The press attention given to the John Terry affair over the last week has buried another story involving Chelsea which could potentially have much more damaging implications than unrest in the England dressing room. On Thursday the Court of Arbitration for Sport (CAS) lifted the transfer ban imposed on the Blues following their signing of French teenager Gael Kakuta from FC Lens. The sensational ban, barring Chelsea from buying players until 2011 and imposing hefty financial burdens, was handed down by FIFA in September last year after it was claimed that Kakuta was induced to break his contract with the French club.

The CAS decision stated that “the two clubs and the player have recognised the contract between the player and Lens was not valid.” It is noticeable that the decision does not state whether Chelsea were in the wrong, just that the two clubs came to an agreement and the case was dropped. The case remains suspicious when you compare the difference in the statements made by the clubs during the crisis. Lens President Gervais Martel said when the ban was given, “the player was under contract with us and they came and stole him away from us. Chelsea didn’t follow the rules.” The official club statement after Thursday’s decision was that Lens were “financially and technically” happy with the agreement. This represents a significant change of heart. If, as is claimed, Lens now agree the contract was not valid why did they appeal in the first place? And why did FIFA impose the original ban?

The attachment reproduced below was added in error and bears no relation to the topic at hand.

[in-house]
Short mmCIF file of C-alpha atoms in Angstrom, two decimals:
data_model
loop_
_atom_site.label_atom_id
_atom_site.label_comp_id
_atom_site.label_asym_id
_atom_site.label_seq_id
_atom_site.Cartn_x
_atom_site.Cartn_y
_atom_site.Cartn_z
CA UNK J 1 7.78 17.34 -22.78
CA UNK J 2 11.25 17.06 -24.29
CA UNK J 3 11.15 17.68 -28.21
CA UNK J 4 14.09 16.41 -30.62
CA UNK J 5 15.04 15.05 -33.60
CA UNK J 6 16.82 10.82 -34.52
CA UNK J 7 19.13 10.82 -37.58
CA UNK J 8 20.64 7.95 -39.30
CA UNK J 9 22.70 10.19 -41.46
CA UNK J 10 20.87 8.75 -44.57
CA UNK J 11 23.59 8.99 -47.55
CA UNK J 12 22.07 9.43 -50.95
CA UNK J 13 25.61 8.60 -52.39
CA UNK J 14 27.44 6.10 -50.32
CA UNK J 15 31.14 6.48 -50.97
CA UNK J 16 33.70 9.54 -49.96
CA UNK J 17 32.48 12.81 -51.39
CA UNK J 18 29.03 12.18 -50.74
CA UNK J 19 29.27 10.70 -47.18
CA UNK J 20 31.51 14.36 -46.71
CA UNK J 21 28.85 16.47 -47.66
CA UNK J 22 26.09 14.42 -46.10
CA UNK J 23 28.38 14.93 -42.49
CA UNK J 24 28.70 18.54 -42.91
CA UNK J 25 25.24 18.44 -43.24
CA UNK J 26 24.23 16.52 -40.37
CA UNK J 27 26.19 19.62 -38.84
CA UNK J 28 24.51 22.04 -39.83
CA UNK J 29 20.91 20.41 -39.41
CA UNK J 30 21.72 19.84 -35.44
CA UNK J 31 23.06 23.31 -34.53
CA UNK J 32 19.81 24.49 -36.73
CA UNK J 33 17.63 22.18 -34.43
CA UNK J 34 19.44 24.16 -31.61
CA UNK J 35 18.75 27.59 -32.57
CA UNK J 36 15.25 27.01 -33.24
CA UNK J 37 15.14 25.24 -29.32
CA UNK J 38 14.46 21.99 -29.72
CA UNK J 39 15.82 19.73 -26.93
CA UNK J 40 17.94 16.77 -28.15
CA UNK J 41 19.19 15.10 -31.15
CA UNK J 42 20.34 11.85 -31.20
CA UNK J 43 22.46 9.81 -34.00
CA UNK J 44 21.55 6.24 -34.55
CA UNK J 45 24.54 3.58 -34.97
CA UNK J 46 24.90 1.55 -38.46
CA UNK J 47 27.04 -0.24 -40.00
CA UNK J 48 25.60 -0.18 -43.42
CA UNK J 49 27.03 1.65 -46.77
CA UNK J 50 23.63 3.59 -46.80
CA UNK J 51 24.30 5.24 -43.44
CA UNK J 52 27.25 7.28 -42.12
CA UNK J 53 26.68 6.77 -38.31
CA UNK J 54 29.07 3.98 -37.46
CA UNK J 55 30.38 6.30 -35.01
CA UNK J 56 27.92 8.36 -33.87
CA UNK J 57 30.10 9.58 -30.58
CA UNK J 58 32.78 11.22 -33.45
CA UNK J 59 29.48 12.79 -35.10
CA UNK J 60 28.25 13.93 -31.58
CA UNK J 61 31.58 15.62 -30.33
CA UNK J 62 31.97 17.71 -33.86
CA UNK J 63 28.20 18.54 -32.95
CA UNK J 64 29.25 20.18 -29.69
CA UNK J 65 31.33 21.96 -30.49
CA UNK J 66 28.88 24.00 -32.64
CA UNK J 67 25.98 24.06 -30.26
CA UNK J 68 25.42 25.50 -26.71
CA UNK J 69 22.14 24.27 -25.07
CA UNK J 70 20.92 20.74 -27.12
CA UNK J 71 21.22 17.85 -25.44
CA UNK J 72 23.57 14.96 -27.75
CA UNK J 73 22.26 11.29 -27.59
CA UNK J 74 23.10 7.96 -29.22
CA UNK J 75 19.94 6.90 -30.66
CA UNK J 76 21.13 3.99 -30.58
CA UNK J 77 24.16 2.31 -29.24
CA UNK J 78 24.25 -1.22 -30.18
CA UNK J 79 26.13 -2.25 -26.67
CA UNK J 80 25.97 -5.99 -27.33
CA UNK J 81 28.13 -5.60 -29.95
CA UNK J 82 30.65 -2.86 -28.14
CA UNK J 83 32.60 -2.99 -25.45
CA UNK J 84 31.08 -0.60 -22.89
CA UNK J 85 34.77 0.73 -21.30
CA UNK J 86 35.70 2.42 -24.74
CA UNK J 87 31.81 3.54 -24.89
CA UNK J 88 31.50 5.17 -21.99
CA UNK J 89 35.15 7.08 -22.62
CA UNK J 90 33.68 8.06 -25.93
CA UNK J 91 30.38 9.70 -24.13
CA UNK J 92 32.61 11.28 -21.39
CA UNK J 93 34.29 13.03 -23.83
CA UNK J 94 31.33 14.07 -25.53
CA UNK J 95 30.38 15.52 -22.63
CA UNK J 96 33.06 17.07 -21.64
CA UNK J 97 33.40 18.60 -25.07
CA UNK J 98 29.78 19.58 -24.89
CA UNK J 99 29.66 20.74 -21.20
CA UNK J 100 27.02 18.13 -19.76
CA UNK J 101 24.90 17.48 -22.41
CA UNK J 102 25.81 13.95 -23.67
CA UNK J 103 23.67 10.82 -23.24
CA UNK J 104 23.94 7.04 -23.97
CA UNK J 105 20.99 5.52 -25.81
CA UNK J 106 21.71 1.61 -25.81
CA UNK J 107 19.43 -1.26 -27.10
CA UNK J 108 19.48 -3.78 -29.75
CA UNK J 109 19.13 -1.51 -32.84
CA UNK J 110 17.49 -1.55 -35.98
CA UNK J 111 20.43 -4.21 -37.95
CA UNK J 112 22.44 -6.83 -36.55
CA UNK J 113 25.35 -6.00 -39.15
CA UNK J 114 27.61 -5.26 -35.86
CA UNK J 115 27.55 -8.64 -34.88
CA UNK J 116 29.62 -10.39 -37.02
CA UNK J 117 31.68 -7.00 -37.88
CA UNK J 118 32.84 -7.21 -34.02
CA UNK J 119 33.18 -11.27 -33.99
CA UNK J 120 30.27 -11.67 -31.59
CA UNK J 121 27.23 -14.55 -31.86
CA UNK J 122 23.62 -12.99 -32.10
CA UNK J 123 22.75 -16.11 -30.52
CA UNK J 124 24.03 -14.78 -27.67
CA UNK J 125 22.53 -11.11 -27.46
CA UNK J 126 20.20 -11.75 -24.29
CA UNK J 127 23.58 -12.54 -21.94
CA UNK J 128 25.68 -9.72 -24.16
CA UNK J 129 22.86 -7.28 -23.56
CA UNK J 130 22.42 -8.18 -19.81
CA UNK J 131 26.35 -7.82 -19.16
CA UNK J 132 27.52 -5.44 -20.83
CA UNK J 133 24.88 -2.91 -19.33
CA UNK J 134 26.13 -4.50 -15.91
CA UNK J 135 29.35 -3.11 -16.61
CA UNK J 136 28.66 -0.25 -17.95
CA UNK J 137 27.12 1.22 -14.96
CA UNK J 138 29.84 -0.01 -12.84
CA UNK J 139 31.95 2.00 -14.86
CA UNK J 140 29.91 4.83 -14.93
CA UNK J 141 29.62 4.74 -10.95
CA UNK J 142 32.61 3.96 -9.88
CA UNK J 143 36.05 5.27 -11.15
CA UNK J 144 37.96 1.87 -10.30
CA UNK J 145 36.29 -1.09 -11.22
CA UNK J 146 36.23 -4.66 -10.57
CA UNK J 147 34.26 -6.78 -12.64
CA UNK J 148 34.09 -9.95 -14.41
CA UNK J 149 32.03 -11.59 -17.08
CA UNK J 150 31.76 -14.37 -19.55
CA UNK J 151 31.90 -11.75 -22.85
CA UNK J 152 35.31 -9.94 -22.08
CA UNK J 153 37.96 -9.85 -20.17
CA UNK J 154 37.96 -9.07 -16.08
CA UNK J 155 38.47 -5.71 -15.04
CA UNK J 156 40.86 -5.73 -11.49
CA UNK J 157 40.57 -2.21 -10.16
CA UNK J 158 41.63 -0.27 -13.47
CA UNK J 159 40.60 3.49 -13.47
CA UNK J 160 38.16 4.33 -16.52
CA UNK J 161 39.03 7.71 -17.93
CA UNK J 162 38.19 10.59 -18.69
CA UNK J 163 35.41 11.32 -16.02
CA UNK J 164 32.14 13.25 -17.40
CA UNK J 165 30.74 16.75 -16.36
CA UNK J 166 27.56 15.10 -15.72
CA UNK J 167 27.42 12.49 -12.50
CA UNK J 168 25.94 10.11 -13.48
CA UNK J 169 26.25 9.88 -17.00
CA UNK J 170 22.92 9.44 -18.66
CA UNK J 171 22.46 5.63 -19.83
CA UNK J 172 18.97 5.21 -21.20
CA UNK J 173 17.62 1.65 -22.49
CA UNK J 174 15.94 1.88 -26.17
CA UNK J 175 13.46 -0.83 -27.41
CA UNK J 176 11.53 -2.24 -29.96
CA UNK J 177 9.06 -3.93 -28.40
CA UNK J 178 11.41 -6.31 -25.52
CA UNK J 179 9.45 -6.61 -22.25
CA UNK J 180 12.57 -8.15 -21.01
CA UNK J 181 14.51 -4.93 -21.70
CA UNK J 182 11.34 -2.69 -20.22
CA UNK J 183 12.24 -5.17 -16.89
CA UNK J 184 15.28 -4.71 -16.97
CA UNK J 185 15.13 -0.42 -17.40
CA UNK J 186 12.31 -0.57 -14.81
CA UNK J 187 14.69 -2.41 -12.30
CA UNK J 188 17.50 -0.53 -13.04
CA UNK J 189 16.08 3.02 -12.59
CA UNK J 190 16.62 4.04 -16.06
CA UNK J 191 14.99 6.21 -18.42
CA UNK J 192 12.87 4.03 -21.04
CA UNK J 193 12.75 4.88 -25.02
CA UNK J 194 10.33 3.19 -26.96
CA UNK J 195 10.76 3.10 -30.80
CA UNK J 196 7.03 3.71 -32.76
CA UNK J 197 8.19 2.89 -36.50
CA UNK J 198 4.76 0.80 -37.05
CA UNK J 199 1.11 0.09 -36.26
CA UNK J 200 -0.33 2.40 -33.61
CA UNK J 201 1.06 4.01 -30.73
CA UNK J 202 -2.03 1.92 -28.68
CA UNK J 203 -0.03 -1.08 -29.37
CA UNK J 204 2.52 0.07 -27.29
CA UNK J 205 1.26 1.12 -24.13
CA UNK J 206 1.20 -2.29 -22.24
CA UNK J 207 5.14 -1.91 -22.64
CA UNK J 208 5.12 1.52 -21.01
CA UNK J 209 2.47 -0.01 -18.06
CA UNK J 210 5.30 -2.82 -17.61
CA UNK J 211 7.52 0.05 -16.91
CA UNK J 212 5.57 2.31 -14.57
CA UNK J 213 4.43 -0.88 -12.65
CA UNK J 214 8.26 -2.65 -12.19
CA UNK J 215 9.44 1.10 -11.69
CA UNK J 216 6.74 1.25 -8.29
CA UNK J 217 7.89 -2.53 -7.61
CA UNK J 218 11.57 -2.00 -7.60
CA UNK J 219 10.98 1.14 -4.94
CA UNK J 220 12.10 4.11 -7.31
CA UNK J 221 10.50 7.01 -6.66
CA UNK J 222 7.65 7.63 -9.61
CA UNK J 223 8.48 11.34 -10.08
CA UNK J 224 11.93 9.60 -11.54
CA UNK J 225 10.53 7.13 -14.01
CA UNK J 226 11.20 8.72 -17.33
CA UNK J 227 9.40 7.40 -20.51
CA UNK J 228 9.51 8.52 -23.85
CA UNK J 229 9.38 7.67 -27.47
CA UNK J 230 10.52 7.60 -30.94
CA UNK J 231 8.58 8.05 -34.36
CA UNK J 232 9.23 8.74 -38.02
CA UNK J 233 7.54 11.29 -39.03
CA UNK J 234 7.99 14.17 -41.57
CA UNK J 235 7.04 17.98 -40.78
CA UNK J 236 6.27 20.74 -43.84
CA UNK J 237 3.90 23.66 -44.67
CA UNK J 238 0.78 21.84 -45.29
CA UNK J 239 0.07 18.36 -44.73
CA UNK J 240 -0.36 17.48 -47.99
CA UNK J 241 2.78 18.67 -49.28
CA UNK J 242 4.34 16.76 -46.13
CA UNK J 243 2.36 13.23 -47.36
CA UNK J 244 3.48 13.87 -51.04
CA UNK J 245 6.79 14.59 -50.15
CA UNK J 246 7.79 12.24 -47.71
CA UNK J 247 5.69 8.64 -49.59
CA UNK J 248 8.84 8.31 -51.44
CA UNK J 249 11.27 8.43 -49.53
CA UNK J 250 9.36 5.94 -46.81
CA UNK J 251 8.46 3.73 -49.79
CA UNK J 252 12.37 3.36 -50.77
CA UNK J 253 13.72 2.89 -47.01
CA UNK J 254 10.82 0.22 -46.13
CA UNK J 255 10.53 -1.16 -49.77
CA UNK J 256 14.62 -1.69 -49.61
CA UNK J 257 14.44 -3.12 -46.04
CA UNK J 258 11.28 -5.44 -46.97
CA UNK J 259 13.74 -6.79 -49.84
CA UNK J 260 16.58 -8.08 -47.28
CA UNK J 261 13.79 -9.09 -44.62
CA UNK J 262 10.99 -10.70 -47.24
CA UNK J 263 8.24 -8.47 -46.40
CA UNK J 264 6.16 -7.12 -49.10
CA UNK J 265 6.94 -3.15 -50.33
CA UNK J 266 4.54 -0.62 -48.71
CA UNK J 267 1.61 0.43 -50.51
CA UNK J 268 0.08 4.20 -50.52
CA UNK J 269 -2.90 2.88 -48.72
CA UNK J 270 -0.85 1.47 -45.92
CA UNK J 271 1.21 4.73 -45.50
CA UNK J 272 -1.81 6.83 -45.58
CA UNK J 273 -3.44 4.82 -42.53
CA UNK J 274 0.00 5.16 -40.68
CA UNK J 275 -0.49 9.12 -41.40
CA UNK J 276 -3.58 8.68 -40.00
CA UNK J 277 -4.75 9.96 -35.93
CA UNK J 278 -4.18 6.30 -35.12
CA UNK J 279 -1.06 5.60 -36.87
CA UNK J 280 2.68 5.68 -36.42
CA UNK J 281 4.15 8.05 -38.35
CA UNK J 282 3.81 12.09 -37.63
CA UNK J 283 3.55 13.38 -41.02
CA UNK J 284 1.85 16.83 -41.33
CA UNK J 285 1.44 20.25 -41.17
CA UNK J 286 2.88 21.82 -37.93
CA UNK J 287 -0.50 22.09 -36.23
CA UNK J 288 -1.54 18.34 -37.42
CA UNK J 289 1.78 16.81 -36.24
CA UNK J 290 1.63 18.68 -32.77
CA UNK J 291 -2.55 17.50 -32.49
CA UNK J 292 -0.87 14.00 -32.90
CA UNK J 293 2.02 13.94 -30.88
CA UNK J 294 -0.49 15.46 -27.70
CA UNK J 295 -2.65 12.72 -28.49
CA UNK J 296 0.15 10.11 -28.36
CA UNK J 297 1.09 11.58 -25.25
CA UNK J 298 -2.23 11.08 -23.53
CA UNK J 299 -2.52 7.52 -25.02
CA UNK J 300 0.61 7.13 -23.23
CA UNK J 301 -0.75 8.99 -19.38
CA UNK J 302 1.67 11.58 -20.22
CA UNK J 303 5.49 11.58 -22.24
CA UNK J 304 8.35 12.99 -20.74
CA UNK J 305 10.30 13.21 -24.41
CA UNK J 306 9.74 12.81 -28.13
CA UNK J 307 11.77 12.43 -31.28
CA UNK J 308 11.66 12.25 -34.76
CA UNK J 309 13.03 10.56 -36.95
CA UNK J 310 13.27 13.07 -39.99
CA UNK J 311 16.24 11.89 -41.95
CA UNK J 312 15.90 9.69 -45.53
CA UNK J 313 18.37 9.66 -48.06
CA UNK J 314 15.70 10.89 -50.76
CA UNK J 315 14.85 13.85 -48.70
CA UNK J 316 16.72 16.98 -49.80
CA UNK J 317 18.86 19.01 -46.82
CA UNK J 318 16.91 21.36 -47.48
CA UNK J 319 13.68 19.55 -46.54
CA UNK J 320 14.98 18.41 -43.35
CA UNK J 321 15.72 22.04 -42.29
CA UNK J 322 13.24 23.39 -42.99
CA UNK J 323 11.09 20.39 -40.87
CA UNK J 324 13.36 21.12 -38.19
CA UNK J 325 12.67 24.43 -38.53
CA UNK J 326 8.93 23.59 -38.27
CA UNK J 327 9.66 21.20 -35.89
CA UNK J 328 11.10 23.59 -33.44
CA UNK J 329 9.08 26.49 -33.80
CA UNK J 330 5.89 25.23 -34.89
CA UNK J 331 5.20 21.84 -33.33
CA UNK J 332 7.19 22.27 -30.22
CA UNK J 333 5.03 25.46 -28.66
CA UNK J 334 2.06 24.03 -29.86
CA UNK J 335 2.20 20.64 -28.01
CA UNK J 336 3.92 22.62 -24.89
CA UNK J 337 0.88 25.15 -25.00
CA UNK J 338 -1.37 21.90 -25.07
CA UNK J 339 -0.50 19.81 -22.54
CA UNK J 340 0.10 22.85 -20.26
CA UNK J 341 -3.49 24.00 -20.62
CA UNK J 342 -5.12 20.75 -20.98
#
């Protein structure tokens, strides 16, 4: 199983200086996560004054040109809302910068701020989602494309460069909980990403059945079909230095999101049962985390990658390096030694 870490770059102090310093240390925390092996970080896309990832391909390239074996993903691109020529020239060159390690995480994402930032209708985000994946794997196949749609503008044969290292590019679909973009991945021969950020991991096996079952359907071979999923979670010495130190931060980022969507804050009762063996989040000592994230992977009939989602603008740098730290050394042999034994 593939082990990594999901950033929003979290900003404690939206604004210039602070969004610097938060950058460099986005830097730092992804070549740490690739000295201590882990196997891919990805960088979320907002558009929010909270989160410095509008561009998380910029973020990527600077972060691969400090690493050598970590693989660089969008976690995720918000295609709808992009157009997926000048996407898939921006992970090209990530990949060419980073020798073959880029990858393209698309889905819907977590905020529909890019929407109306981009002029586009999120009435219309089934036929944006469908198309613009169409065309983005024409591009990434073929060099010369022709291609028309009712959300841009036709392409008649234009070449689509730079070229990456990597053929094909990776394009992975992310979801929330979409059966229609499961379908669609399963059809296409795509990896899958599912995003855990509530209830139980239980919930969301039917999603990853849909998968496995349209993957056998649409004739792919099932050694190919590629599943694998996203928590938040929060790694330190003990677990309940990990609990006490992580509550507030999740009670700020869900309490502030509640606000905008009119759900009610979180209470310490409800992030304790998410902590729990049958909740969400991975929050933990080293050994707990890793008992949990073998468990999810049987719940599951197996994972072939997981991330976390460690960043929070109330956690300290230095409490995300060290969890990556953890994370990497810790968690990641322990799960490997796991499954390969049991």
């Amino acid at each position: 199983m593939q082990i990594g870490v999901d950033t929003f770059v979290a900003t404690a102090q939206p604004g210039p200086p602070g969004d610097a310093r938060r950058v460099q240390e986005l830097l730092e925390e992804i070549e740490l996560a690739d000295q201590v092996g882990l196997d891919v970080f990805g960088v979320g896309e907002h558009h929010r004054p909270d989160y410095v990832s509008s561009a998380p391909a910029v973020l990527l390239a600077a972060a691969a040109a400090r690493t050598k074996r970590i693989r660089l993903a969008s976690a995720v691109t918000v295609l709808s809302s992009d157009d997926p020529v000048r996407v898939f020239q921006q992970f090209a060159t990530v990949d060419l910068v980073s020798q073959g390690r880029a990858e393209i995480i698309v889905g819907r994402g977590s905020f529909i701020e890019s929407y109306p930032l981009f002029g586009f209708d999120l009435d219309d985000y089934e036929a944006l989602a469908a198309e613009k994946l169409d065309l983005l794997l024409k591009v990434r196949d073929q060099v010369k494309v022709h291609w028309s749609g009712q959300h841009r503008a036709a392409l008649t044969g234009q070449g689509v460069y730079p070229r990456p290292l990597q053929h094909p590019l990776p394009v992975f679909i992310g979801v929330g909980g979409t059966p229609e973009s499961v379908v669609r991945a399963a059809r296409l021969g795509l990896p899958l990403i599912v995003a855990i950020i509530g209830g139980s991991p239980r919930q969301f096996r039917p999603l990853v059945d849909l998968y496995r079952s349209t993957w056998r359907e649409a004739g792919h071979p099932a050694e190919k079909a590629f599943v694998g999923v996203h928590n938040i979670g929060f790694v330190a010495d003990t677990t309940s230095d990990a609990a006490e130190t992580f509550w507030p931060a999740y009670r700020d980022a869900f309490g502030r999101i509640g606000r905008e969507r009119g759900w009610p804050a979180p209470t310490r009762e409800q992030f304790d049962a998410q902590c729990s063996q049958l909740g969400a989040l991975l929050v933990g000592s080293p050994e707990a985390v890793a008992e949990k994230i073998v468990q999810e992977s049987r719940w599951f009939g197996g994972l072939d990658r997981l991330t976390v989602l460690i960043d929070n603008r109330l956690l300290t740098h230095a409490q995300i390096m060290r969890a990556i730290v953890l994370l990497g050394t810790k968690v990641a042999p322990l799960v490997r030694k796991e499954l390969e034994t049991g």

A transfer ban is a very effective way of punishing wealthy clubs which can easily cover the cost of fines. Chelsea were previously fined £300,000 for illegally ‘tapping up’ Ashley Cole in 2005, but the fine made little significant impact on billionaire owner Roman Abramovich. This transfer ban potentially represented a precedent for football’s governing bodies standing up to the abuses of the rules by wealthy clubs. The dropping of the case with no explanation of why Lens and FIFA initially felt it was valid is worrying. The £130,000 paid in compensation to Lens as “an act of good faith”, according to Chelsea Chairman Bruce Buck, suggests that money has definitely talked. If this is the case then it is disturbing for the poorer clubs, and will surely have greater consequences for the game than the break down of John Terry and Wayne Bridge’s friendship.